Both parent and teacher could do with some life lessons in this new Irish play centred around a parent-teacher meeting.
When you think of your school days, what comes up? What thoughts, what feelings? Just the sight of the child sized chairs and tables is enough to give Mum, Donna, the “Heebee jeebies. Even still”. Whilst Dad, and recently separated husband Brian, “Couldn’t wait to leave – no offence”. But here they are back in the classroom, called in to discuss their child Jayden’s learning difficlti- no wait, that should be differences, learning differences. All three of them still have lessons to learn. Even grown-ups, even teachers can break the rules and get it wrong, in and outside of the classroom.
All three of them still have lessons to learn.
Class extends beyond the classroom to the rules of the outer world. The classroom comes to represent a microcosm of the world outside, where there will always be those who are top of the class and those ostracised in the remedial groups. Brian and Donna are determined that Jayden is not going to be labelled a ‘problem’ at the age of 9, a label they are scared will stick, as they feel it did to them. McCafferty’s authoritative academic language of “percentiles”, “assessments” and a dreaded academic psychologist does nothing to reassure them and instead they feel patronised. Through their eyes, it’s as though he is holding the keys to their son’s future and mockingly dangling them out of reach.
Under further scrutiny is the boundary between parental and teaching responsibility. Where does Mr McCafferty’s involvement in the lives of his students, begin and end? At what point does he take a step, or indeed a leap, too far? Writers Iseult Golden and David Horan leave it up to us to decide, there are certainly no right or wrong answers and no gold stars up for grabs, but as strong words and stronger threats of lawsuits are thrown across the room, the legal responsibility and pressure teachers are bound by is never far from the classroom.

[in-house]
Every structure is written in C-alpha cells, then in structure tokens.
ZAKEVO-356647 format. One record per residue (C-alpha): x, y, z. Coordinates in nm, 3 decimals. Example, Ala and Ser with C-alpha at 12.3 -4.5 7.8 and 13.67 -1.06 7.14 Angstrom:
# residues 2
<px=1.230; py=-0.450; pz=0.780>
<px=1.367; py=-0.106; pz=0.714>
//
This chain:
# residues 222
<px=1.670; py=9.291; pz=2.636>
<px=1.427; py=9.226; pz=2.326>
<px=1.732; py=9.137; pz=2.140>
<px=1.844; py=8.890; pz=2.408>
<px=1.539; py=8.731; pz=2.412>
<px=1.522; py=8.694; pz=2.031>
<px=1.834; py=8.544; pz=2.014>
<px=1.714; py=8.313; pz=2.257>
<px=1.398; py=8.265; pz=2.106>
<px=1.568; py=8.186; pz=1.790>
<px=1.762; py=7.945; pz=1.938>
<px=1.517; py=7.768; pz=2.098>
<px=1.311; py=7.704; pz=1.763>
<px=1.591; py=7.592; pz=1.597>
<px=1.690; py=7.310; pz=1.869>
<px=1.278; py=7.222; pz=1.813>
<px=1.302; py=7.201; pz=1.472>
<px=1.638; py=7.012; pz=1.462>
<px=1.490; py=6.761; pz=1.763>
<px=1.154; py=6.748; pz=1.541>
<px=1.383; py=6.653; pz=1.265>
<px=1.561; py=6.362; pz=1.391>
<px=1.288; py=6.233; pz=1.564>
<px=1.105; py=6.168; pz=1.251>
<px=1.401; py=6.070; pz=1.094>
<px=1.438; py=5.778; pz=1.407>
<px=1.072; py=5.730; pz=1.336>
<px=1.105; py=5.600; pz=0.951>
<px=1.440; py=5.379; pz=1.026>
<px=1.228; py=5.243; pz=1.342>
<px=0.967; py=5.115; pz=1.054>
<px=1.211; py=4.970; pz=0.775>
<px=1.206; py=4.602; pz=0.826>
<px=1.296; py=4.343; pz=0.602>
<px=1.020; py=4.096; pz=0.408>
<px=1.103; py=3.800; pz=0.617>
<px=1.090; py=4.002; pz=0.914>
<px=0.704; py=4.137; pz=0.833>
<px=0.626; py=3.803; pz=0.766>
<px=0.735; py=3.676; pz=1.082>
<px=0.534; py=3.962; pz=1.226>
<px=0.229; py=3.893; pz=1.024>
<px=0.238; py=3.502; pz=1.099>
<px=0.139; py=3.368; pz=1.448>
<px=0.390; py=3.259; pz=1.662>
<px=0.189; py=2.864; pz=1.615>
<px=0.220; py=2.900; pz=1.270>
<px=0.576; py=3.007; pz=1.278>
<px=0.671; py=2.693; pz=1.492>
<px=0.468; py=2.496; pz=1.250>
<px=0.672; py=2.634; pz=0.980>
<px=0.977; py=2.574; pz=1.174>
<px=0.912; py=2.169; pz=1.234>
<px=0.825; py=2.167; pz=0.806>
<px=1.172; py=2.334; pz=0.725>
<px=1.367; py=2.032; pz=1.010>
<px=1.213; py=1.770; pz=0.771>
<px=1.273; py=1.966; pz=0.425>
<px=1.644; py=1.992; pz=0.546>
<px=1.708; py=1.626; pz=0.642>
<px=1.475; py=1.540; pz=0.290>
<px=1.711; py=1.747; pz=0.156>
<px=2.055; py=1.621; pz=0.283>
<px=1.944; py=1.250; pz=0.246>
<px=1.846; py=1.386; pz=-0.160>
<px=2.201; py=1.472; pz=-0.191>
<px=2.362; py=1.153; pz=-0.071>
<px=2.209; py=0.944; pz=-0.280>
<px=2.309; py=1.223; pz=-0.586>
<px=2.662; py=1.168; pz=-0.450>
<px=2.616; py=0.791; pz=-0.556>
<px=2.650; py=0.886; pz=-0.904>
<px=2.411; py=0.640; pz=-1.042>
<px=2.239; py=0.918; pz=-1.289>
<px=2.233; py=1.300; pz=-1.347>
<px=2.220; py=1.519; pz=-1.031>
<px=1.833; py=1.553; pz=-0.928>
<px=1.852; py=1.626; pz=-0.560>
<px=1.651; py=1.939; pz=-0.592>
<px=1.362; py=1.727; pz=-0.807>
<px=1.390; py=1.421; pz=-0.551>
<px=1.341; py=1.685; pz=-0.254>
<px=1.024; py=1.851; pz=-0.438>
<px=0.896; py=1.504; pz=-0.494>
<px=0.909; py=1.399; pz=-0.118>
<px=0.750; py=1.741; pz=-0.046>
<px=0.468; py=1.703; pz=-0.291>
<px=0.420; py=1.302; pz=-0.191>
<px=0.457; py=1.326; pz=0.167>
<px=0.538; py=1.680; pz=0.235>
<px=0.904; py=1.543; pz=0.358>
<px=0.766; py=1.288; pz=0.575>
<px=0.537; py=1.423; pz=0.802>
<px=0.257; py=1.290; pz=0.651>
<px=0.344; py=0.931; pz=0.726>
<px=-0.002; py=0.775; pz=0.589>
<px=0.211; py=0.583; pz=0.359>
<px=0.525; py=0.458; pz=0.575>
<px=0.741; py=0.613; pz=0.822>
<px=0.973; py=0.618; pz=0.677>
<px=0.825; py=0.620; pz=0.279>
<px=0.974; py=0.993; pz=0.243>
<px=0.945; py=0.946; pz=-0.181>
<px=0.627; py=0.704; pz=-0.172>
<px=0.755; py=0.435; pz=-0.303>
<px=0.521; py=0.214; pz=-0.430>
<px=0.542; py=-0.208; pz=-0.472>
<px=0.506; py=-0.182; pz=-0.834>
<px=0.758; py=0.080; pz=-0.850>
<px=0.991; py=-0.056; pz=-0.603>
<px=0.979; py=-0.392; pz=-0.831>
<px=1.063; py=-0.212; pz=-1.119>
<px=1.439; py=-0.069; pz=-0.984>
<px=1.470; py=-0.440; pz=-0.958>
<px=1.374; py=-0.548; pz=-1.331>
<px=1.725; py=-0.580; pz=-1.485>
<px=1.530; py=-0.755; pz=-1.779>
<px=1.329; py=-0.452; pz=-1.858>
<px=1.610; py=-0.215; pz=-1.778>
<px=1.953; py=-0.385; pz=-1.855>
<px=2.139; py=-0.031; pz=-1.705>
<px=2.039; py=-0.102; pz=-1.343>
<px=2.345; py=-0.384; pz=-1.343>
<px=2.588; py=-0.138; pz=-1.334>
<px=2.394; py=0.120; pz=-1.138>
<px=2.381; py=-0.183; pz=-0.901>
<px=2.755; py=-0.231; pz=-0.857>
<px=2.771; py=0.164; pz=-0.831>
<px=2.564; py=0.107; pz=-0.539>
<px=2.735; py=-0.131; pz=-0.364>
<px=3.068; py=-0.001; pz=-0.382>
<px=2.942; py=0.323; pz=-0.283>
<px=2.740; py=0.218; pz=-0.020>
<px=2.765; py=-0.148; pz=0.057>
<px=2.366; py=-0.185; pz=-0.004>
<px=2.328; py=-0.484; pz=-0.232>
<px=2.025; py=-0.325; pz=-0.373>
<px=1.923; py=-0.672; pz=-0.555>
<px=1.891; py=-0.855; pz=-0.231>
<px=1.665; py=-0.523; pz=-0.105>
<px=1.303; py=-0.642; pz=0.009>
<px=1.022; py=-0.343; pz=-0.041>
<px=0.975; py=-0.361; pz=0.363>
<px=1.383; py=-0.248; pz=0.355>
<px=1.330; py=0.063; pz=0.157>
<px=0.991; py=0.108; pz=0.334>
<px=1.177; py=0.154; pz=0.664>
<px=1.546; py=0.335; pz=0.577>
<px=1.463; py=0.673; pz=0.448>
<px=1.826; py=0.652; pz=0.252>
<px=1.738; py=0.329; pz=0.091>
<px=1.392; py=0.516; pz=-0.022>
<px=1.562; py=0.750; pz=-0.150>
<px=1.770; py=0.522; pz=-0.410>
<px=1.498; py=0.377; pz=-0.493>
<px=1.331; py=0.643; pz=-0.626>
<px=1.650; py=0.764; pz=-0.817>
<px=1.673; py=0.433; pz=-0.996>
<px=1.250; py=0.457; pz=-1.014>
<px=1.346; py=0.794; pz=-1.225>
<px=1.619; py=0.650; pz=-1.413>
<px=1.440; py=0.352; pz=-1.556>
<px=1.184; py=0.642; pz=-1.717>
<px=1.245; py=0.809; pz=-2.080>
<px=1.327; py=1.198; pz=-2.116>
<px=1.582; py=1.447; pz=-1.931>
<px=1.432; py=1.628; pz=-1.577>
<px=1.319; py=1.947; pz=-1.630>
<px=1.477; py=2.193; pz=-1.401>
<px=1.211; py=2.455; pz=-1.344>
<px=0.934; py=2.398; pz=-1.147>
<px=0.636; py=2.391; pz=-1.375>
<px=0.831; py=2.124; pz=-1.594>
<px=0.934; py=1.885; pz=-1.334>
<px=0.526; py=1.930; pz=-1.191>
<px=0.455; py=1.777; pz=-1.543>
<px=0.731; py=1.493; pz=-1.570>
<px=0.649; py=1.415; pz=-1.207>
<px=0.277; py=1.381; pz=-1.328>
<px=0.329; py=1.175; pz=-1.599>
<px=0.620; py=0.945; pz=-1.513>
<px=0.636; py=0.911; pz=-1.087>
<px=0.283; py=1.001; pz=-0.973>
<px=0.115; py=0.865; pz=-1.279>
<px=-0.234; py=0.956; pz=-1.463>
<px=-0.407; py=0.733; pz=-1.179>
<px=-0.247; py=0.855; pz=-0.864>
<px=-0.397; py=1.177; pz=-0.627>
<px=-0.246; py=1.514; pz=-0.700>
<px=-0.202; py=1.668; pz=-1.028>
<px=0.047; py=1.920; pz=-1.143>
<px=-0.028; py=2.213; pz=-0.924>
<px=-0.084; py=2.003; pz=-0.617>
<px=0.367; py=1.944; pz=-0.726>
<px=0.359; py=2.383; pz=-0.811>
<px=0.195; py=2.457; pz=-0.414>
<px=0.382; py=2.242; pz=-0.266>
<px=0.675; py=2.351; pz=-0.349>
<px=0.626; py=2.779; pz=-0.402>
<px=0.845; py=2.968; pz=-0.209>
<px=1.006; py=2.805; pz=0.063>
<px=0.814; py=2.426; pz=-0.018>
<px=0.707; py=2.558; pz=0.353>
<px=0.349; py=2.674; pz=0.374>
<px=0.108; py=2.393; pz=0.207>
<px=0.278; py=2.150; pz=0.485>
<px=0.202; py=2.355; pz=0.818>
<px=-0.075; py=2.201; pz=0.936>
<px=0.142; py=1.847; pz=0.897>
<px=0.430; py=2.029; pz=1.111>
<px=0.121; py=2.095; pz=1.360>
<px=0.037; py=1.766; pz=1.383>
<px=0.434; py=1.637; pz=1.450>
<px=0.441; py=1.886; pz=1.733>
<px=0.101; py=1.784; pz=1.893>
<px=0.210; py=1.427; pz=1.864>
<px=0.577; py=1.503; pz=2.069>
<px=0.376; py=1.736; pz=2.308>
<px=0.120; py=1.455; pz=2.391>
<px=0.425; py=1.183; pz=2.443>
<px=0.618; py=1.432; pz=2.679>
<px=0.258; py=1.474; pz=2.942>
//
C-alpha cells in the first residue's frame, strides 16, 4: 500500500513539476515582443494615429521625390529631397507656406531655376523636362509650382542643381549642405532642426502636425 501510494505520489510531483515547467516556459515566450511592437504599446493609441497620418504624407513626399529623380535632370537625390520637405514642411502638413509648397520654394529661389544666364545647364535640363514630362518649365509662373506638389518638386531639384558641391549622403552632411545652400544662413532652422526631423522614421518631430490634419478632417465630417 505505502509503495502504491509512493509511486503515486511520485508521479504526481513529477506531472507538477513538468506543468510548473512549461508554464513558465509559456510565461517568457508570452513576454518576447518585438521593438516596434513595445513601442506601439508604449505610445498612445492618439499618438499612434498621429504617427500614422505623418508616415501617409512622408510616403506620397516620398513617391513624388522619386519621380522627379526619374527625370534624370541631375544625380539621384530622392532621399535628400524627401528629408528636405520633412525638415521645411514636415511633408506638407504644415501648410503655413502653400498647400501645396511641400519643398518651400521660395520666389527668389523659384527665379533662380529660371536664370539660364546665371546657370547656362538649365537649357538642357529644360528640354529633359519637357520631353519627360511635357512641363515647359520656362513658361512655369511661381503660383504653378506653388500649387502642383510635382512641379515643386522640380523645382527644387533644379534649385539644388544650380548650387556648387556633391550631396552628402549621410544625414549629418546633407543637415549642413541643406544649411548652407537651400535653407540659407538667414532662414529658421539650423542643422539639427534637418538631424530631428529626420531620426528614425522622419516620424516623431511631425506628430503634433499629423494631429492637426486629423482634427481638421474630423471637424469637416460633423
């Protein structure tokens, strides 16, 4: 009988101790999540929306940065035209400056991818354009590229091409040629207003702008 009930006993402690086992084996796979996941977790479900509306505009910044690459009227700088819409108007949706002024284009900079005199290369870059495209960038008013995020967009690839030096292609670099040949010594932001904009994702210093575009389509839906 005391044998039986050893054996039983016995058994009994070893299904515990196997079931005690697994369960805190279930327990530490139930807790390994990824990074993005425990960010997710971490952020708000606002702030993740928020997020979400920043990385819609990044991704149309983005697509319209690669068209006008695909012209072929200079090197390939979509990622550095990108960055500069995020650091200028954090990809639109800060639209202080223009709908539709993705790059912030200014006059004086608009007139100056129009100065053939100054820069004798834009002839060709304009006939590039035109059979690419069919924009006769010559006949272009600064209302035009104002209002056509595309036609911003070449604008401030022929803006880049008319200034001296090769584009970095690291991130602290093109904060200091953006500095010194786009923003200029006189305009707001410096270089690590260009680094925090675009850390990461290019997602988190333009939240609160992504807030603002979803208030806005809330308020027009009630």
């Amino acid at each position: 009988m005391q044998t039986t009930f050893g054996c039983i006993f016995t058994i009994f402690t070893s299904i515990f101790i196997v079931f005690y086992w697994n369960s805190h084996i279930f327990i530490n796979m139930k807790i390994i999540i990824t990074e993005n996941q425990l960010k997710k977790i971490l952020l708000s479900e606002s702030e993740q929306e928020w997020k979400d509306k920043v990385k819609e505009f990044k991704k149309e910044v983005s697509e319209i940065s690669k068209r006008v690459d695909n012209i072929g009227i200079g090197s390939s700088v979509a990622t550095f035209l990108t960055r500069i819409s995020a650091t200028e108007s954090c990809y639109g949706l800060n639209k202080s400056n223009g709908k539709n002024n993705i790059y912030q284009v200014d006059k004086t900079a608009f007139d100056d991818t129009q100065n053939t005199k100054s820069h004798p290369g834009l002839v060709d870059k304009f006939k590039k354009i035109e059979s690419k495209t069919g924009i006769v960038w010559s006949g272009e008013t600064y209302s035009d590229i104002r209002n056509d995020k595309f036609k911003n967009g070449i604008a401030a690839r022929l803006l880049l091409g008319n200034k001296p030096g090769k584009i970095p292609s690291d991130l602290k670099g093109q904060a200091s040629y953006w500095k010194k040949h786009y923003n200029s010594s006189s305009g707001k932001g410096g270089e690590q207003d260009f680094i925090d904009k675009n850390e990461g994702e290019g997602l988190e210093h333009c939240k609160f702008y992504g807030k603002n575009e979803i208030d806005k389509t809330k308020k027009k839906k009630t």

the legal responsibility and pressure teachers are bound by is never far from the classroom.
In Golden Horan’s non-chronological plot structure, we are also prithee to the after-school remedial club, sensitively renamed the ‘homework club’. The arguing parents become bickering children in adult’s bodies. I.e. Brian becomes a mini Jayden, and Donna another struggling pupil. Such a choice suggests explicitly that the apple never falls far from the tree, that his future as a frustrated adult cast aside, starts now. It is in direct conflict with McCafferty’s view that times have changed, but his resolute faith is chipped and crumbling.
The plot structure does allow for some childish fun and observational comedic moments (I suspect there are many teachers in the audience tonight – the laughs are a little too knowing) but it is not without its problems. Giving us access to points in time beyond the centrepiece of the meeting removes a large degree of the high-stakes plot tension that develops.
The high stakes themselves are also a sticking point, sensationalist, headlines stuff. The final stand-off that is reached serves to position McCafferty’s middle class educated authority in opposition to the ‘problem’ parents, but in a lock that threatens to engulf the much subtler discussions that are at work.
Ultimately, it is a play which asks complex questions of our moral and social compass, unresolvable in 90 minutes. More succinctly we are asked to consider, does school really teach us knowledge or just life lessons in how to fit in, in class?
Traverse 2, Aug 19, 21-26, Times Vary.